You can also appeal the decision of the trial court. If you lose on appeal, a Judgment of Foreclosure and Sale gets filed, you can oppose it, but the likelihood of winning is small. Afterwards, the property goes to sale. The referee prepares the terms of sale for the auction, and the property is auctioned off at a public auction. You must be served with a Notice of Sale before the property goes to auction.

In this instance, the property may not close, and you may have the opportunity to redeem it from the buyer. It is imperative that, as a borrower, you do not let the case get this far. There are many available options to you, and the foreclosure process in New York is long and complex. Therefore, it is very important that you contact our Queens and Brooklyn foreclosure attorneys to discuss your options. We are here to help you keep the property you worked hard to own and maintain.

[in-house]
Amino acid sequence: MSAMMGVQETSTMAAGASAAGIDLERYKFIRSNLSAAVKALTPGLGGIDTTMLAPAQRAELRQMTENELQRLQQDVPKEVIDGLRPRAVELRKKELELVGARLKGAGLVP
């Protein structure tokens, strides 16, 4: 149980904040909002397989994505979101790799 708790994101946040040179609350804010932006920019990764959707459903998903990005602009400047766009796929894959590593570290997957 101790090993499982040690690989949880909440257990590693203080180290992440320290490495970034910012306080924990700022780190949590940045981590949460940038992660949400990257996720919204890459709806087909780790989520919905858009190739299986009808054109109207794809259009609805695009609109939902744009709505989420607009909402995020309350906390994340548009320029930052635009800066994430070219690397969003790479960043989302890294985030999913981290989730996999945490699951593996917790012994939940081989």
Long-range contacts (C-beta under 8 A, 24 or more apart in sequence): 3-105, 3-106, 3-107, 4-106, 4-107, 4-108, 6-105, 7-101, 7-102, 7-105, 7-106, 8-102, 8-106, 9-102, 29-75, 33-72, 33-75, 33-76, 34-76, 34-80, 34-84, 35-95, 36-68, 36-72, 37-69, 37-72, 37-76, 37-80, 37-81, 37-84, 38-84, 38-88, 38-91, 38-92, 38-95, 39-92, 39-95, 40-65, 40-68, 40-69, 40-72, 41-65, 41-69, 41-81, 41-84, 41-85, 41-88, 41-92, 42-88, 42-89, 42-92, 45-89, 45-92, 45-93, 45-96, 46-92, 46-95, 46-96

Need help with the New York Foreclosure Process, fill out the Contact Us form. Call our Brooklyn and Queens Foreclosure Lawyers today to discuss your case.  718-850-0085